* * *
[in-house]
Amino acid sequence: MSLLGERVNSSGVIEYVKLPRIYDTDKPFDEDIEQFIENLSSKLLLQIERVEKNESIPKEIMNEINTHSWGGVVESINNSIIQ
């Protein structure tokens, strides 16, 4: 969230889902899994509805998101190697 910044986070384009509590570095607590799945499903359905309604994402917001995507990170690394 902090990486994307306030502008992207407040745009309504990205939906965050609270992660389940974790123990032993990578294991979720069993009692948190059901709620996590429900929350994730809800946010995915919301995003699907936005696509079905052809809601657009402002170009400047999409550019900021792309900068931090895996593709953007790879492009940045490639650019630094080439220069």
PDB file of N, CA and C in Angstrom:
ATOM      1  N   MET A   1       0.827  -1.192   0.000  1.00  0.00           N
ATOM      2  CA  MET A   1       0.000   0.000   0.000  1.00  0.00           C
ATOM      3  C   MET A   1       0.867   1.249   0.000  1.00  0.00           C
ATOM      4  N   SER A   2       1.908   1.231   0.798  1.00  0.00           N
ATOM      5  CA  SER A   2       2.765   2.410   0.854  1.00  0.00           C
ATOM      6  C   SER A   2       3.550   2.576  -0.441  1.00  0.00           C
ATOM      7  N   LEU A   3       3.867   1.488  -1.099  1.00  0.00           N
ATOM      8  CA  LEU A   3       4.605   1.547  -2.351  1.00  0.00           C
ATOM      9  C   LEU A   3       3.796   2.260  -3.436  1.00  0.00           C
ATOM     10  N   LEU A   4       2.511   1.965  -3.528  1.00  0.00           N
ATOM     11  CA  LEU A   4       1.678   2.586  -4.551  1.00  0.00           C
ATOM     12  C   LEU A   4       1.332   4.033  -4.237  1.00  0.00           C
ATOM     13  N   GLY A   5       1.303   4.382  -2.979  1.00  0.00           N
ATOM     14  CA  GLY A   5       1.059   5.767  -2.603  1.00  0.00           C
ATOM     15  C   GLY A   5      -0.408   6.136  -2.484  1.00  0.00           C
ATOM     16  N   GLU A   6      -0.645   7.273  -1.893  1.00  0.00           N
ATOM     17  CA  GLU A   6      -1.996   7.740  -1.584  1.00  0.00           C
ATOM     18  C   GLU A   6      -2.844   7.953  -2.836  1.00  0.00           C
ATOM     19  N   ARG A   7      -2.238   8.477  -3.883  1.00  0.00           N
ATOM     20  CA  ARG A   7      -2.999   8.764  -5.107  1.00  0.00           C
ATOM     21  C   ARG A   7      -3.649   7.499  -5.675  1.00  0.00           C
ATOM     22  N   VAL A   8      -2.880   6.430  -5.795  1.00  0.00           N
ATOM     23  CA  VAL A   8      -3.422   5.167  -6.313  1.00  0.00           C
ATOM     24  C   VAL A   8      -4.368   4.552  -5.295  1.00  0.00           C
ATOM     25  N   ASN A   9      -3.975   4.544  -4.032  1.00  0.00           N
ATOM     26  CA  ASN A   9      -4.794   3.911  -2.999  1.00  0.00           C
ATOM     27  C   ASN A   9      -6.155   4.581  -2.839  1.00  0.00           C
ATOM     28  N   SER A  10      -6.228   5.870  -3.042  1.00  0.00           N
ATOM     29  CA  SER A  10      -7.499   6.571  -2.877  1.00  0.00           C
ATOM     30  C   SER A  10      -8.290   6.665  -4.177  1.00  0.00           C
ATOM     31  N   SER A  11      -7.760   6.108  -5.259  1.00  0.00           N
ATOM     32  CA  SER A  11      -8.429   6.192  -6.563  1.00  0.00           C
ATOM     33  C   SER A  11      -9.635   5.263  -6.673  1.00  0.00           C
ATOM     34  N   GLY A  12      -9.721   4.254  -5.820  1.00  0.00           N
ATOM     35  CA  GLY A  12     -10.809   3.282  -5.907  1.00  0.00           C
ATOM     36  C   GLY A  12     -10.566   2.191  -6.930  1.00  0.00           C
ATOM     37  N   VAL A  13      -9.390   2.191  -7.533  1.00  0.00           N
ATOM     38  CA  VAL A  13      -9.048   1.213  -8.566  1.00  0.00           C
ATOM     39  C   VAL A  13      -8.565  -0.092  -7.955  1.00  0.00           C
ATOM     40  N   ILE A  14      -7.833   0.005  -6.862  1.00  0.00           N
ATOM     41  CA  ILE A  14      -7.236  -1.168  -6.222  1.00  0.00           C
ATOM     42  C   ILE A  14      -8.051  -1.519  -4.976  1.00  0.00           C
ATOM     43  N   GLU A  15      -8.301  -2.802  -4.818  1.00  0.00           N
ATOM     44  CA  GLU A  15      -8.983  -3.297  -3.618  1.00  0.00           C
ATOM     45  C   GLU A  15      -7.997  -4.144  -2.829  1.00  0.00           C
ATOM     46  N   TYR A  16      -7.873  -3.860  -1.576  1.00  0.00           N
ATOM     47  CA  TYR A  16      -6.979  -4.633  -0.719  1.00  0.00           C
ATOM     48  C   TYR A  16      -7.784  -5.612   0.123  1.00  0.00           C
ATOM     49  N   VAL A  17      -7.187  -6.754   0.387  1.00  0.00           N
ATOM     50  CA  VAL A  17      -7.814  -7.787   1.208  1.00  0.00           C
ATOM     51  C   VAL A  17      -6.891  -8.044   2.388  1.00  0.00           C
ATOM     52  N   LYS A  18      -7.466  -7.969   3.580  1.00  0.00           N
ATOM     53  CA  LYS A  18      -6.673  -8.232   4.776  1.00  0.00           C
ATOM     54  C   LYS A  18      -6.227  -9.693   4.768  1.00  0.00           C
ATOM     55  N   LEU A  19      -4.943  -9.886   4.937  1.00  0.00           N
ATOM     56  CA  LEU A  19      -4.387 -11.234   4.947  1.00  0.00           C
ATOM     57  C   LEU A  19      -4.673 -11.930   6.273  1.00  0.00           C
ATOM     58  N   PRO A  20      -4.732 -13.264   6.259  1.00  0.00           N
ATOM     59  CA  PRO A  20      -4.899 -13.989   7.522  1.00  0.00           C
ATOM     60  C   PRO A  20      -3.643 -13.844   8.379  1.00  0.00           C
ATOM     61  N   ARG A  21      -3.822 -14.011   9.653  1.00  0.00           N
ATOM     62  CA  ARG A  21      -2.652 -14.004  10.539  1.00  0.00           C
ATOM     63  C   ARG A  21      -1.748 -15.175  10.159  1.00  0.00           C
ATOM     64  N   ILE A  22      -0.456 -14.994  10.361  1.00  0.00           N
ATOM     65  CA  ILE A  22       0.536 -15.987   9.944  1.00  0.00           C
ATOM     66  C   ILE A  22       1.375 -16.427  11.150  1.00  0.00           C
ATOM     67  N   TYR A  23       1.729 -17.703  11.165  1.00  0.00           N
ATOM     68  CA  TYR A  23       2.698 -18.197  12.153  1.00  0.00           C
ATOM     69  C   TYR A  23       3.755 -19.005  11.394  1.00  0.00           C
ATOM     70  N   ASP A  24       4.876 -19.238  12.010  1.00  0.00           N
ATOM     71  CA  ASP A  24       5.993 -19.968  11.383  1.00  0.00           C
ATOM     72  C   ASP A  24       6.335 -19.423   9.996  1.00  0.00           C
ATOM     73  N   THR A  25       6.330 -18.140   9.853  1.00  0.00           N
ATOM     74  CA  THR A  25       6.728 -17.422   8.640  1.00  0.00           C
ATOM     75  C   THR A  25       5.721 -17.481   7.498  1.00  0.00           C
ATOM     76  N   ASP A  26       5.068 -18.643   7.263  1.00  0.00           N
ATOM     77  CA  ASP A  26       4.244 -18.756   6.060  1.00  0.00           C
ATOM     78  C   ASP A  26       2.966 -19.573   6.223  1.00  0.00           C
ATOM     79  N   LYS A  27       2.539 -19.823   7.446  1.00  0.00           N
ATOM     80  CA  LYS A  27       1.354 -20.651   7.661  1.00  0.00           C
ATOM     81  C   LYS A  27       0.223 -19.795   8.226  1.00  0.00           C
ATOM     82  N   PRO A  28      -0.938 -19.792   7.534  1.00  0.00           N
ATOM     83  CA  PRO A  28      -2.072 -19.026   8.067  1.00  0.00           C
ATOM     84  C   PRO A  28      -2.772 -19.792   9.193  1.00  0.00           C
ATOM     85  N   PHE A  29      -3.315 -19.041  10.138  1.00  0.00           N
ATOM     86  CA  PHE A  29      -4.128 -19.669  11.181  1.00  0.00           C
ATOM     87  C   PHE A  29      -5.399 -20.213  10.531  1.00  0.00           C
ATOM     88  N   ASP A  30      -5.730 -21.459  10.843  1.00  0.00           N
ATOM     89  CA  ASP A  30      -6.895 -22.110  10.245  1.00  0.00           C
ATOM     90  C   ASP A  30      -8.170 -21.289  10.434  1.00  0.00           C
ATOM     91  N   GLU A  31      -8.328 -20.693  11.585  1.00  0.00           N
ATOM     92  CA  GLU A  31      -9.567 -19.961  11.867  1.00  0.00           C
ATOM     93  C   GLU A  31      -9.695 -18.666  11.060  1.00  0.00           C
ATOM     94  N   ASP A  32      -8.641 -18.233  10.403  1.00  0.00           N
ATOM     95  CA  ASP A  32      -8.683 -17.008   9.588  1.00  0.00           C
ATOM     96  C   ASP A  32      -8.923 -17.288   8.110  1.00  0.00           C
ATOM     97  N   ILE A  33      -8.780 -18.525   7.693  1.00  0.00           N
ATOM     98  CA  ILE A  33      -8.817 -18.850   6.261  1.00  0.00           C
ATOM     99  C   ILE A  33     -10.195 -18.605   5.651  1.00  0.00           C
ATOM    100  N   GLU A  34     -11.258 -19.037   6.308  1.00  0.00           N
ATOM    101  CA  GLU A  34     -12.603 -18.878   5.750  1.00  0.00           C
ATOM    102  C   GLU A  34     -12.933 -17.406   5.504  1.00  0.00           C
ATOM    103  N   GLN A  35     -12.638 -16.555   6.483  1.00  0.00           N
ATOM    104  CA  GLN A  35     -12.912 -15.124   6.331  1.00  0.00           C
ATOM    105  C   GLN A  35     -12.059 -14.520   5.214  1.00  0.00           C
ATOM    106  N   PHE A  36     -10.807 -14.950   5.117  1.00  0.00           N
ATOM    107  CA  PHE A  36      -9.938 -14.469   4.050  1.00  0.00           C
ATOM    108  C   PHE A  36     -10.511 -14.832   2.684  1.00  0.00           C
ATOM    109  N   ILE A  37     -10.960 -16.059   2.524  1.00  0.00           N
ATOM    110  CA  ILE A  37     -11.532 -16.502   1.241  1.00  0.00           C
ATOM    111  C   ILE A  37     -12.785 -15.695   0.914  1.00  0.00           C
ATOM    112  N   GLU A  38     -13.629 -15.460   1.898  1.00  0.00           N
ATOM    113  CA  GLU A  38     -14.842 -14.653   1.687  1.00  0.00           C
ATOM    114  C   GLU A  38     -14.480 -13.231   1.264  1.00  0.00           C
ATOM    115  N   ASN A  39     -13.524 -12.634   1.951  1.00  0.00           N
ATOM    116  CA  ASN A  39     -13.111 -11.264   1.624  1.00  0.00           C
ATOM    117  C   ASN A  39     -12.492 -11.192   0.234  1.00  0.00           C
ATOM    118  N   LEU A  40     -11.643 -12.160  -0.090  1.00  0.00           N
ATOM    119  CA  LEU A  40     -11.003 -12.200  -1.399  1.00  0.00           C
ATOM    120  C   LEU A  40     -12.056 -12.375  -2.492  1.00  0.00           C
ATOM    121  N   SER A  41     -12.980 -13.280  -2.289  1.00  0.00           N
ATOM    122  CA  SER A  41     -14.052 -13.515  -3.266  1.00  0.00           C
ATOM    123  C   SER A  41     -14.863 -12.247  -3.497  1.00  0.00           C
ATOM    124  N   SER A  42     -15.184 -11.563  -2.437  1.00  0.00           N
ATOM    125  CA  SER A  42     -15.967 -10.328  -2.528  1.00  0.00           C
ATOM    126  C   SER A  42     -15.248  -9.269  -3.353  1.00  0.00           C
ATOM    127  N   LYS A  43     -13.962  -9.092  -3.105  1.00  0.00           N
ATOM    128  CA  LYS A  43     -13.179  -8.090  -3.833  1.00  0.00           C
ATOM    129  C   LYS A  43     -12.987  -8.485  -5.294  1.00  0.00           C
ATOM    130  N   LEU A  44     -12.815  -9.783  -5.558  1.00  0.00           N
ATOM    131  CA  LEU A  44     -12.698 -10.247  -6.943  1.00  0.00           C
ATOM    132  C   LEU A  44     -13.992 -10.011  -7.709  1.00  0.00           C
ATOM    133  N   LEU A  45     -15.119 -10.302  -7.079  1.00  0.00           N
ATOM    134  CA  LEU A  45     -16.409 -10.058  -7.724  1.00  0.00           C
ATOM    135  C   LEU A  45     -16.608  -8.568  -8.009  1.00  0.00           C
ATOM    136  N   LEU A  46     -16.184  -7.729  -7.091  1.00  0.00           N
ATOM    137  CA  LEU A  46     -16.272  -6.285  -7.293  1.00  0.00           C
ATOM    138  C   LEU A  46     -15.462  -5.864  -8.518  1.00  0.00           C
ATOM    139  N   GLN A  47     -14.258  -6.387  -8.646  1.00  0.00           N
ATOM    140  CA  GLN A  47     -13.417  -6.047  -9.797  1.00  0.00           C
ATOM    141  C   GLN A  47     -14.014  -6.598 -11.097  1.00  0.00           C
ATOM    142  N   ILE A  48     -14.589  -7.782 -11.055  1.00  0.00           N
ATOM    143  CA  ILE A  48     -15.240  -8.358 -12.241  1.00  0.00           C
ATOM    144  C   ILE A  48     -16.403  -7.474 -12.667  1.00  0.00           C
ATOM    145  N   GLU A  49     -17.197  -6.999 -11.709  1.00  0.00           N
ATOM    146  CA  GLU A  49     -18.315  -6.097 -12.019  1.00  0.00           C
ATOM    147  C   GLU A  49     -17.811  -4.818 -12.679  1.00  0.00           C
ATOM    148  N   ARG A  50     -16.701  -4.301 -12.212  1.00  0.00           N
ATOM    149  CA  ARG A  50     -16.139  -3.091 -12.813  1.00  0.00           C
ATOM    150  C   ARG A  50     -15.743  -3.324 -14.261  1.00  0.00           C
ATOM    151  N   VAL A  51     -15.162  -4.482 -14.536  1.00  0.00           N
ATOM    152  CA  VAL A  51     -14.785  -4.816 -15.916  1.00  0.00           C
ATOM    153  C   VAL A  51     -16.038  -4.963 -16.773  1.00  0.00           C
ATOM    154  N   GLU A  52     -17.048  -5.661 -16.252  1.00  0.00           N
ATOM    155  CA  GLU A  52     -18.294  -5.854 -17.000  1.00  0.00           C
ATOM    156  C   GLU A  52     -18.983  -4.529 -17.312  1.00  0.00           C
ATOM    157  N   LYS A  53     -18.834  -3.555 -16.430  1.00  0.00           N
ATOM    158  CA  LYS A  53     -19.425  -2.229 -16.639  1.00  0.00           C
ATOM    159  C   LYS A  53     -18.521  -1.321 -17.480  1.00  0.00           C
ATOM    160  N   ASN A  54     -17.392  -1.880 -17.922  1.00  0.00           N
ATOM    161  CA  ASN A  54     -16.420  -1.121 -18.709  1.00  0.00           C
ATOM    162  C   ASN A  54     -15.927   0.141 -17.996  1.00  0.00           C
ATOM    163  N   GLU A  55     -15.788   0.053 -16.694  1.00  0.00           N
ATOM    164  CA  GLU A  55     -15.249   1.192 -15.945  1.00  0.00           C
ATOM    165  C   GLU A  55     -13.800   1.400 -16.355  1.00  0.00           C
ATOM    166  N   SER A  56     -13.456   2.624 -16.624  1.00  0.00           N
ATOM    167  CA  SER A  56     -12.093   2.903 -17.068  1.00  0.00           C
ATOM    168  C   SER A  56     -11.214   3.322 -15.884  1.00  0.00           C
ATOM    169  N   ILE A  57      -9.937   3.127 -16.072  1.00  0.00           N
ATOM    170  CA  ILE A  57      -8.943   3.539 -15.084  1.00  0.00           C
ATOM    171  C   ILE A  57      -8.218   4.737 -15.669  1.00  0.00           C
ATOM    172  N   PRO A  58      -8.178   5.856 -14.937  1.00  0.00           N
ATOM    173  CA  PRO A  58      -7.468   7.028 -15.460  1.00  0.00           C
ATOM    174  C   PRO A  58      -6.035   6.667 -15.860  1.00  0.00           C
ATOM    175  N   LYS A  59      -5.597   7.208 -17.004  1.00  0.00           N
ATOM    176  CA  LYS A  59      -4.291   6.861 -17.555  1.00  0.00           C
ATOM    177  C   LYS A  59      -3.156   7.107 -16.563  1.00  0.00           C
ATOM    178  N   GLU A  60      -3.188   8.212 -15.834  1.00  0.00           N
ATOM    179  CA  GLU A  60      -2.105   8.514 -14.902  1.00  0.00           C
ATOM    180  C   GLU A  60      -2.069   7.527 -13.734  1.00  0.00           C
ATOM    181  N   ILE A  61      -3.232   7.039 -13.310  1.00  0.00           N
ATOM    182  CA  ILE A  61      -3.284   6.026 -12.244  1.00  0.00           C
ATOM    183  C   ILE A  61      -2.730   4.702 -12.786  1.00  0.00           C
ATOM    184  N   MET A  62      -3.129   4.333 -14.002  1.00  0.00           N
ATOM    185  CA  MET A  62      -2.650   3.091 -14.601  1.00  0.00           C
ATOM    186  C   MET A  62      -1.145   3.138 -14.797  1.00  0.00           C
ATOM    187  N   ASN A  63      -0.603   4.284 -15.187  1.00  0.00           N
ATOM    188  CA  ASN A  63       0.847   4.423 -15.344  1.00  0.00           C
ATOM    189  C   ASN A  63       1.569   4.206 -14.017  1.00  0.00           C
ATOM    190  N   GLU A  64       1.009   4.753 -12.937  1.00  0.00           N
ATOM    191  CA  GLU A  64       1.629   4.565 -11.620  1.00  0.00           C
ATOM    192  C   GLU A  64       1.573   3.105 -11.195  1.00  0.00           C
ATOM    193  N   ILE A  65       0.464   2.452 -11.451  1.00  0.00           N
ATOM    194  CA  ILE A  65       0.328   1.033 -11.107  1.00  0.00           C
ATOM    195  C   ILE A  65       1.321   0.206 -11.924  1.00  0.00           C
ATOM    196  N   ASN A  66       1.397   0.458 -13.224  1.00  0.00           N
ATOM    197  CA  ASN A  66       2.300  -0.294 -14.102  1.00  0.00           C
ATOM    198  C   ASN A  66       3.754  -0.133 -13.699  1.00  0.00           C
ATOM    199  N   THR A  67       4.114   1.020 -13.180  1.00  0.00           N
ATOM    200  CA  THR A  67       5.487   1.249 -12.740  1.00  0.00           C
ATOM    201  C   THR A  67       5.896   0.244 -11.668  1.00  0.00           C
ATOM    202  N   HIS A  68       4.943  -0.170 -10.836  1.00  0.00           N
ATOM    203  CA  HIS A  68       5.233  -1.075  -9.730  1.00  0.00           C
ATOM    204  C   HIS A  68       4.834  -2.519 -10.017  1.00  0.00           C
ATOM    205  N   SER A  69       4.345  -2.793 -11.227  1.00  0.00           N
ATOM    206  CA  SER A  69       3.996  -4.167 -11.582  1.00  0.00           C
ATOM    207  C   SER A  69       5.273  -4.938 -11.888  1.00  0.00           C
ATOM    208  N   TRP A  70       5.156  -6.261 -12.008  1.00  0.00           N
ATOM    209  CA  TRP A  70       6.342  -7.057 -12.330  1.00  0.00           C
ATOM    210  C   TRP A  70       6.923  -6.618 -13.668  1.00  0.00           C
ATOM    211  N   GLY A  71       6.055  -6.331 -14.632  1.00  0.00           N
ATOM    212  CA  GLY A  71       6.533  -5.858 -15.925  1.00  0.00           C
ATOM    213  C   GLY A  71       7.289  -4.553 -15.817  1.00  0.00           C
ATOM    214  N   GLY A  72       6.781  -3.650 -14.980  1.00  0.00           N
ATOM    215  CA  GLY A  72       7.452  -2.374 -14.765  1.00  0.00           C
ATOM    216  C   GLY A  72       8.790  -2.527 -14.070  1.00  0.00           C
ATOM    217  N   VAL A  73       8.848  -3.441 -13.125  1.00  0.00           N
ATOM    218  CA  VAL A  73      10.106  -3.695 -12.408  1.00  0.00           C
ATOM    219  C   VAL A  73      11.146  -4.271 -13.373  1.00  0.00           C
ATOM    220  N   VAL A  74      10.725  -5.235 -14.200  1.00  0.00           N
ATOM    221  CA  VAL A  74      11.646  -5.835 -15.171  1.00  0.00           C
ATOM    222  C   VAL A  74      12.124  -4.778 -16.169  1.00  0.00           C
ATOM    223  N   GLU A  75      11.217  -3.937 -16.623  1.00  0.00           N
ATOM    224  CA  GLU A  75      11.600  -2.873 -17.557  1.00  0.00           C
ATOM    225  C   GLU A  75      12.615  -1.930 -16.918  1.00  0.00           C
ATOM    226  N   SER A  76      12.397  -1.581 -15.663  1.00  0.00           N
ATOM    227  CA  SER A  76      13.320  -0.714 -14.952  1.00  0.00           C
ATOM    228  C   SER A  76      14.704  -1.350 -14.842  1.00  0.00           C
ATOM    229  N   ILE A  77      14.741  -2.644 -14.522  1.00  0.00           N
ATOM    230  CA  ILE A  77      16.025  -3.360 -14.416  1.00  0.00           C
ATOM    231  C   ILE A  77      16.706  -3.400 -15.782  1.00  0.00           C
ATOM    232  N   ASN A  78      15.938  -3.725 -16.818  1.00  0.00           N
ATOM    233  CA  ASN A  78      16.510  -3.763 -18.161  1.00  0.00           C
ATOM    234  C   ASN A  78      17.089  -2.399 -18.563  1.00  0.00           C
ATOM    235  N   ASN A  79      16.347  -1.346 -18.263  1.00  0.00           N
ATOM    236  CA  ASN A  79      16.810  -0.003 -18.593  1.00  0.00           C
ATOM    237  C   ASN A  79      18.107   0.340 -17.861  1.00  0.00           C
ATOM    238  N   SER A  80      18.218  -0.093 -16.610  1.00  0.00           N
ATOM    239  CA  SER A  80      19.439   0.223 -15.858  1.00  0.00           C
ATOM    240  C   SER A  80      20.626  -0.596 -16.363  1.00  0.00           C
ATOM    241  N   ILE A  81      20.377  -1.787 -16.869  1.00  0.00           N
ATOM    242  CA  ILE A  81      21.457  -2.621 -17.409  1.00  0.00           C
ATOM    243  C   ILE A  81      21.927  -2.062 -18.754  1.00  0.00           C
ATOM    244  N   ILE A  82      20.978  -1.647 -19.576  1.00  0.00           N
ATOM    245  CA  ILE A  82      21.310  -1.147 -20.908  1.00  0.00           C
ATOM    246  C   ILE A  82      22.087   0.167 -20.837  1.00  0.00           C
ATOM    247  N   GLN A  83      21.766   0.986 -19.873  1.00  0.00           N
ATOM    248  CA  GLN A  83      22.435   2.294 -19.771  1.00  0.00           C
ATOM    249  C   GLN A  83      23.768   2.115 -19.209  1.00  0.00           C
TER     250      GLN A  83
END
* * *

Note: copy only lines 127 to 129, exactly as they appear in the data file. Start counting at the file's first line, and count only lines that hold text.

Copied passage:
ATOM    123  C   SER A  41     -14.863 -12.247  -3.497  1.00  0.00           C
ATOM    124  N   SER A  42     -15.184 -11.563  -2.437  1.00  0.00           N
ATOM    125  CA  SER A  42     -15.967 -10.328  -2.528  1.00  0.00           C